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Stockpiling Cash
Old 05-31-2006, 11:10 AM   #1
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Stockpiling Cash

So I figure it's time to consider stockpiling some cash and "near-cash" for my yearly expense bucket, to cover about 4-5 years of expenses when I FIRE (part-time) in 2009. Some of this money will sit for 5 years (ride-out-a-slump insurance). This is after-tax money at this point, since part-time earnings will keep us in a highish bracket even then (I hope).

I've looked over the various money market funds, short-term funds, etc. but remain pretty clueless about the best strategy. I do not want this money at any significant risk. One or two years' worth needs to be very stable and accessible, so I figure a MMF or Emigrant-type account looks good. Two questions:

1. What about the other 3 years or so? Not looking for high yield but would at least like to beat inflation by a point or two with very high stability. Anything meet the bill best? TIPS, CD ladders, Munis (not sure how stable these are considered), Short-term federal fund (too conservative?).

2. I don't need this for another 3 years, but I figure best to build it up now over a few years so I know it will be there in 2009. Make sense? Am I too early? Hate to wait and find the market down-and-holding when it's time to create this bucket.

Welcoming any advice on the practicalities of this piece of FIRE planning.

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Re: Stockpiling Cash
Old 05-31-2006, 11:27 AM   #2
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Re: Stockpiling Cash

I'm just looking at my screens and I see you can get TIPS maturing 1/09 at 1.952 +CPI.


Doesn't seem like a bad deal to me for safe money.

If you want to roll the dice with inflation you can score right around 5% with a 2 year treasury



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Re: Stockpiling Cash
Old 05-31-2006, 11:28 AM   #3
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Re: Stockpiling Cash

1) Laddered CDs or bonds seem like a reasonable choice. *If you expect to be in a high enough tax bracket, GO munis should be a good idea. *Otherwise go look around for either bonds or (more likely) a CD ladder. *PPen Fed's offerings are better than a sharp stick in the eye.

2) *Might as well get started. *These things are usually best done gradually.
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Re: Stockpiling Cash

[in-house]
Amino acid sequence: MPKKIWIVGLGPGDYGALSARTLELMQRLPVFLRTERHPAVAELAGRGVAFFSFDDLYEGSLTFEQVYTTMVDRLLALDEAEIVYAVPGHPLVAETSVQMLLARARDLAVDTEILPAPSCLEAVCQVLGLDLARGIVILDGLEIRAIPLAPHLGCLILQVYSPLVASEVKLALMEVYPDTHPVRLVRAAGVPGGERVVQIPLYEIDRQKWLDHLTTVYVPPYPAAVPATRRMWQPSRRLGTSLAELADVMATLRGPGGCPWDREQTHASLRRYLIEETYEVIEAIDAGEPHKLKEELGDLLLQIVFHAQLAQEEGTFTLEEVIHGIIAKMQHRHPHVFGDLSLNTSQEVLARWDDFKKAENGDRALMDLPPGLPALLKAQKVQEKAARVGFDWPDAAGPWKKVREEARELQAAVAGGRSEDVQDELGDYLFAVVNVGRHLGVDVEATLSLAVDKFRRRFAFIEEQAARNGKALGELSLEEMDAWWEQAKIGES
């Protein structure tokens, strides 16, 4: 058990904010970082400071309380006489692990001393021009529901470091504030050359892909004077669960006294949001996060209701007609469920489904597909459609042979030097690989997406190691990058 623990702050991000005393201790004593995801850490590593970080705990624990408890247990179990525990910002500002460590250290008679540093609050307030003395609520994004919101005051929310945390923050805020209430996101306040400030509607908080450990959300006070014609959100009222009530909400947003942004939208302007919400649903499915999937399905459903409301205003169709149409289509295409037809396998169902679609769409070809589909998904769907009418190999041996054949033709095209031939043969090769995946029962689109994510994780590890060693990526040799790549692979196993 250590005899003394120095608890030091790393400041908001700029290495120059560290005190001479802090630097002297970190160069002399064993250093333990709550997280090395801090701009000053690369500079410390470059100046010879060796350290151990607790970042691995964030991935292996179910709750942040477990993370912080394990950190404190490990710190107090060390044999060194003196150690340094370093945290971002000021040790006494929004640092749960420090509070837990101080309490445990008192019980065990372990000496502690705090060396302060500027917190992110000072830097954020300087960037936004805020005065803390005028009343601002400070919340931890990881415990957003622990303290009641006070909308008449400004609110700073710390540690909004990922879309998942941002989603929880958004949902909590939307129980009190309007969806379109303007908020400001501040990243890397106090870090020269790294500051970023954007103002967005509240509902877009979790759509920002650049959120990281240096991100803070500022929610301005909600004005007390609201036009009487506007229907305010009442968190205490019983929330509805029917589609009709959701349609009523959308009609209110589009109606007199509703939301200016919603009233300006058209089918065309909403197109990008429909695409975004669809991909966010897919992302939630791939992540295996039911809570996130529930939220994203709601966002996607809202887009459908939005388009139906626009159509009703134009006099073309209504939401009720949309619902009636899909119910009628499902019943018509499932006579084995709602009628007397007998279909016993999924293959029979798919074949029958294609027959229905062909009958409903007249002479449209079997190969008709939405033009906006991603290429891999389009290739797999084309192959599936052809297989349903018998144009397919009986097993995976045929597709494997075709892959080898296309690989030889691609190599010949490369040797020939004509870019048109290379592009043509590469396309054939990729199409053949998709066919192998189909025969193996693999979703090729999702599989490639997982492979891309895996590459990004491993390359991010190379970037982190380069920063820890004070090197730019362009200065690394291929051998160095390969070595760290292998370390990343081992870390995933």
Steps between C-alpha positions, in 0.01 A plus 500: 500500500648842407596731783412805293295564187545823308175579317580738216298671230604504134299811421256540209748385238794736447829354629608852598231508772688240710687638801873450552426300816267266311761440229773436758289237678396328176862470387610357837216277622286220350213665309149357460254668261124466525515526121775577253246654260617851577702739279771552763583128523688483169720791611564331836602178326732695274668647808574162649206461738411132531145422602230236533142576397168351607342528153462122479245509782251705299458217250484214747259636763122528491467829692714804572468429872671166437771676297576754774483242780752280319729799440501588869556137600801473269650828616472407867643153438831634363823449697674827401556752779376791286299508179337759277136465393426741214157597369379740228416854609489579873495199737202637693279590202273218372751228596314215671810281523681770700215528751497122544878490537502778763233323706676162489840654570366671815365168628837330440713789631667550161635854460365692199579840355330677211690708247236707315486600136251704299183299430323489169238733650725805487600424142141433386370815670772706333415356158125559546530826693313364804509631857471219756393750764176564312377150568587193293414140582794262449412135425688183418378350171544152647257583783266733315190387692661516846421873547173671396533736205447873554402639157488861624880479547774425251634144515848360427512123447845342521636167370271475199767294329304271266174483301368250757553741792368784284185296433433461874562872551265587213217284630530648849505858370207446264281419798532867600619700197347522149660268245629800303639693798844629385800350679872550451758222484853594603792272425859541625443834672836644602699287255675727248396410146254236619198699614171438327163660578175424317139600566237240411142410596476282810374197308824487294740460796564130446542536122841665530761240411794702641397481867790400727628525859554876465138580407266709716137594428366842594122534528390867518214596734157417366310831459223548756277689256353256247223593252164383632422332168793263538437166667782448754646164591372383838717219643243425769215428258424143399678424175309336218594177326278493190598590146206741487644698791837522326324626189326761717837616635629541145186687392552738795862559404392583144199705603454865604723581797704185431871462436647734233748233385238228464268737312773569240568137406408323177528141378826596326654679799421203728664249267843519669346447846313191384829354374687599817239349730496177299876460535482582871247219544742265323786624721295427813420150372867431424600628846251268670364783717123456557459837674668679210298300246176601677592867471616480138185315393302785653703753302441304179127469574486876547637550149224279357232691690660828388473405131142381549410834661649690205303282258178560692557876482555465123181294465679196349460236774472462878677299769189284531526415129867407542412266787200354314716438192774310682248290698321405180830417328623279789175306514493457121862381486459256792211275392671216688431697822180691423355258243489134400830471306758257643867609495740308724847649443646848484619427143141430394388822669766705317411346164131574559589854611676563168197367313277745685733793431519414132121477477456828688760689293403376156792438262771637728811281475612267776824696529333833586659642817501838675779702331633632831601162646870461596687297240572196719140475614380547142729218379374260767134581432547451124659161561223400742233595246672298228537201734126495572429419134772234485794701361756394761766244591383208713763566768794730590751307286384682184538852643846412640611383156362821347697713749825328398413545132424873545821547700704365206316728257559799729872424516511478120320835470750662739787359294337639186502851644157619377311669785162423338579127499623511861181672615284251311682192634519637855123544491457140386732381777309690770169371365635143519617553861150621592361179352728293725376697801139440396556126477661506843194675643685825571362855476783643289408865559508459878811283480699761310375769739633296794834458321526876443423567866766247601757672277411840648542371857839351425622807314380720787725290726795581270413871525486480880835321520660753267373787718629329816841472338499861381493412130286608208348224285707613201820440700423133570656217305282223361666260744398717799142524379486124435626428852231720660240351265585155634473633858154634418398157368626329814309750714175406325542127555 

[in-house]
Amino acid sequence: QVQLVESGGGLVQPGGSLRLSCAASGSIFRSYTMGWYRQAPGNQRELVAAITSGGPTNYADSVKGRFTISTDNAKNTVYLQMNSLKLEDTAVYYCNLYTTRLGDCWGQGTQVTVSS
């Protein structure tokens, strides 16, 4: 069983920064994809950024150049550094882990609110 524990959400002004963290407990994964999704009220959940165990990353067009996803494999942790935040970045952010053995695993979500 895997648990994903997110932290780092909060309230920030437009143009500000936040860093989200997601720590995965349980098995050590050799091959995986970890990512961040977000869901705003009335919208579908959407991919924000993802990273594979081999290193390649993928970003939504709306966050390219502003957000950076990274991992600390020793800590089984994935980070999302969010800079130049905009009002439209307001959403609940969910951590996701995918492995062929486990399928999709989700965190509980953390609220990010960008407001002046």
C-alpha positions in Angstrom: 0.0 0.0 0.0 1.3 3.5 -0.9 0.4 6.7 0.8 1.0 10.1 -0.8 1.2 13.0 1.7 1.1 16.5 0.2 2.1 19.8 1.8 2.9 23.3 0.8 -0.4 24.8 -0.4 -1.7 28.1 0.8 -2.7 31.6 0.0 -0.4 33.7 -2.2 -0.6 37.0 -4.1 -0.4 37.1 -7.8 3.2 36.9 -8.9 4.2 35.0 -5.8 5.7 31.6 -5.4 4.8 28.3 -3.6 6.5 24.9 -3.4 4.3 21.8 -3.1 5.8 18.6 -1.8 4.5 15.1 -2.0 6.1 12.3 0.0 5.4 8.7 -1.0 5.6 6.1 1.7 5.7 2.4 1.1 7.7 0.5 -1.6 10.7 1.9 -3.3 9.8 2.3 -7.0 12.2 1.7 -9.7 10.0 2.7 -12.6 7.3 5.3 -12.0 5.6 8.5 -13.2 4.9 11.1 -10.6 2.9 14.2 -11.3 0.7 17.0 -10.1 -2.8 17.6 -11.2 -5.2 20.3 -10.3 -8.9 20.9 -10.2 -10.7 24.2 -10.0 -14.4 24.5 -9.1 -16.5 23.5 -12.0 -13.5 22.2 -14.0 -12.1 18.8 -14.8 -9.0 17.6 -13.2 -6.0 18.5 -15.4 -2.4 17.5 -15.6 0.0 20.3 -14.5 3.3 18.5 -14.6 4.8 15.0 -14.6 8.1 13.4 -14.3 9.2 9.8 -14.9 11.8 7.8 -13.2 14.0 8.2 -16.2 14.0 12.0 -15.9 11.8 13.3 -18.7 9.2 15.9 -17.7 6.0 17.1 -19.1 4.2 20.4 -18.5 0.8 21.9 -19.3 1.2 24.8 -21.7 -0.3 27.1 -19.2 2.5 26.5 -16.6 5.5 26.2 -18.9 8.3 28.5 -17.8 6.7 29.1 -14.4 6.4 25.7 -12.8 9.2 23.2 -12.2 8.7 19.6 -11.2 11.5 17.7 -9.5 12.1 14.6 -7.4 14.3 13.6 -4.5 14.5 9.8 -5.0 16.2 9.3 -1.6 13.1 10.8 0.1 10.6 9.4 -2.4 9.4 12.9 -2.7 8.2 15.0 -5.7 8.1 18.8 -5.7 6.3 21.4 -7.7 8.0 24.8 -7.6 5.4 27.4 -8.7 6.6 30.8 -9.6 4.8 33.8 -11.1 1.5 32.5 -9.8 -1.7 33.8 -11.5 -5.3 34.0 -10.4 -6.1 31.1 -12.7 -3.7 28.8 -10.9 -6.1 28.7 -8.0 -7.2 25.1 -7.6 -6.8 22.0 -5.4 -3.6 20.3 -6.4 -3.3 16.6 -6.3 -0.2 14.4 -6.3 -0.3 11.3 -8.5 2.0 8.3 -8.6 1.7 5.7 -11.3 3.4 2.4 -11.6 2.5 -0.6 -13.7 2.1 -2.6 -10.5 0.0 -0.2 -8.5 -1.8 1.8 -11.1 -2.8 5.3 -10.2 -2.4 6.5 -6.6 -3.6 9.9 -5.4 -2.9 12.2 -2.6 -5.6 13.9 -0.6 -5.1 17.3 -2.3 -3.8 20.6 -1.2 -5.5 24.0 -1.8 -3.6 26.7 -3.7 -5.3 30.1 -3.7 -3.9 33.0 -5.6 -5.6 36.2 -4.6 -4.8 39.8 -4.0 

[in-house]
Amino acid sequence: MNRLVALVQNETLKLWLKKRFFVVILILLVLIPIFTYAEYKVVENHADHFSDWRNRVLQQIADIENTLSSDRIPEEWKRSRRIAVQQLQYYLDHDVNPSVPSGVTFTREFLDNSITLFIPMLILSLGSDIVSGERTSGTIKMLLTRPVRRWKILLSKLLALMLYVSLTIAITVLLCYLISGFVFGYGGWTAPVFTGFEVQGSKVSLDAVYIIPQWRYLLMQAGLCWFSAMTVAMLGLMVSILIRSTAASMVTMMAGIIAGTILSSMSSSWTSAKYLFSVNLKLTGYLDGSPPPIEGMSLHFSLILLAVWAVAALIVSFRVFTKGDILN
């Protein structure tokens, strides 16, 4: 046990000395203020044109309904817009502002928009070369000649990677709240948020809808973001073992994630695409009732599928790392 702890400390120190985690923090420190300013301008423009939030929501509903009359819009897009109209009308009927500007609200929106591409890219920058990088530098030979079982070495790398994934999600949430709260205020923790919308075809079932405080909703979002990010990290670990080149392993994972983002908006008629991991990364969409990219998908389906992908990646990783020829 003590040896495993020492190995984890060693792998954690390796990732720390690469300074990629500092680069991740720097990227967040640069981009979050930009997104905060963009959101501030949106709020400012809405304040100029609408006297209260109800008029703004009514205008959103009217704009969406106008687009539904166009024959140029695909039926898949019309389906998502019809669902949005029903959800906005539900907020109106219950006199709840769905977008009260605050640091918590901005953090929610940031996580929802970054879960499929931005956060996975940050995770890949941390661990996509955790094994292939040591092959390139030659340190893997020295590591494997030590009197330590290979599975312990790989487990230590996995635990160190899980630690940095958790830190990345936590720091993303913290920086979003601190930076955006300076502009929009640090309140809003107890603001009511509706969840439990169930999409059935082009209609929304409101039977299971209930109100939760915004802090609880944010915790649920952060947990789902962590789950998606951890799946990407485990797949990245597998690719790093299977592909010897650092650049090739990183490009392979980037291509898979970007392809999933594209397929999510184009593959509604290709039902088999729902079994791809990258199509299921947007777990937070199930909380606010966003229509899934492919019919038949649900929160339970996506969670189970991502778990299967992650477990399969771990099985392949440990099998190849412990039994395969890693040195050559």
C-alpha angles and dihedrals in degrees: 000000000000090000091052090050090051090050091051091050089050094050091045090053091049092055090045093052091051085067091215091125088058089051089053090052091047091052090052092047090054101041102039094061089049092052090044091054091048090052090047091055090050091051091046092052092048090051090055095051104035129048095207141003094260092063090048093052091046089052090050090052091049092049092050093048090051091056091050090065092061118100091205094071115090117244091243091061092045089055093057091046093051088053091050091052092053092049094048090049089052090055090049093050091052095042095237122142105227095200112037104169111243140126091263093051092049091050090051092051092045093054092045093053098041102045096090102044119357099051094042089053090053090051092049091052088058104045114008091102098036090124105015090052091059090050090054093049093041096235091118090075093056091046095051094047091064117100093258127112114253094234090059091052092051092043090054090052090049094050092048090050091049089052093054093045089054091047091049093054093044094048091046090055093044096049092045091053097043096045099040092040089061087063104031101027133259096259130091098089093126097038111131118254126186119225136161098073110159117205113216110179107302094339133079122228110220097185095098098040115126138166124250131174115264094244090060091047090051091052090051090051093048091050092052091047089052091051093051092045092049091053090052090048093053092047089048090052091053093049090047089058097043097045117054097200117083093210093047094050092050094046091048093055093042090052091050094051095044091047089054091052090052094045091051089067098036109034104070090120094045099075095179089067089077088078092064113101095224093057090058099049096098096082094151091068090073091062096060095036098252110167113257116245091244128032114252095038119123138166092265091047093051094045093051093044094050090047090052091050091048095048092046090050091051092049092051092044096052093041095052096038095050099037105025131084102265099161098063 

Old 05-31-2006, 11:28 AM   #4
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Re: Stockpiling Cash

Quote:
Originally Posted by saluki9
I'm just looking at my screens and I see you can get TIPS maturing 1/09 at 1.952 +CPI.*


Doesn't seem like a bad deal to me for safe money.
Sounds OK, except he said this was taxable money. Phantom taxable income sucks.
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Re: Stockpiling Cash
Old 05-31-2006, 11:32 AM   #5
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Re: Stockpiling Cash

Quote:
Originally Posted by brewer12345
Sounds OK, except he said this was taxable money. Phantom taxable income sucks.
Any different with CDs?
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Re: Stockpiling Cash
Old 05-31-2006, 11:39 AM   #6
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Re: Stockpiling Cash

Quote:
Originally Posted by Rich_in_Tampa
Any different with CDs?
With TIPS you get taxed on the increase in the value of the principal (as interest income, no less). With CDs, you get taxed on the interest, which most banks will allow you to either compound or take in cash. So if you wish to avoid taxable income without the cash, you can do so on the CDs. Obviously if we are talking about relatively small amounts, it is a wash.
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Re: Stockpiling Cash
Old 05-31-2006, 11:41 AM   #7
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Re: Stockpiling Cash

Quote:
Originally Posted by brewer12345
Sounds OK, except he said this was taxable money. Phantom taxable income sucks.
yeah, except with a one year bond there isn't too much phantom about it. (I agree with you for longer terms)

1 and 2 year CDs aren't looking too bad



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Re: Stockpiling Cash
Old 05-31-2006, 11:47 AM   #8
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Re: Stockpiling Cash

I'm sticking with MMF's for shorter term money. With more rate increases on the way, that seems like a good idea.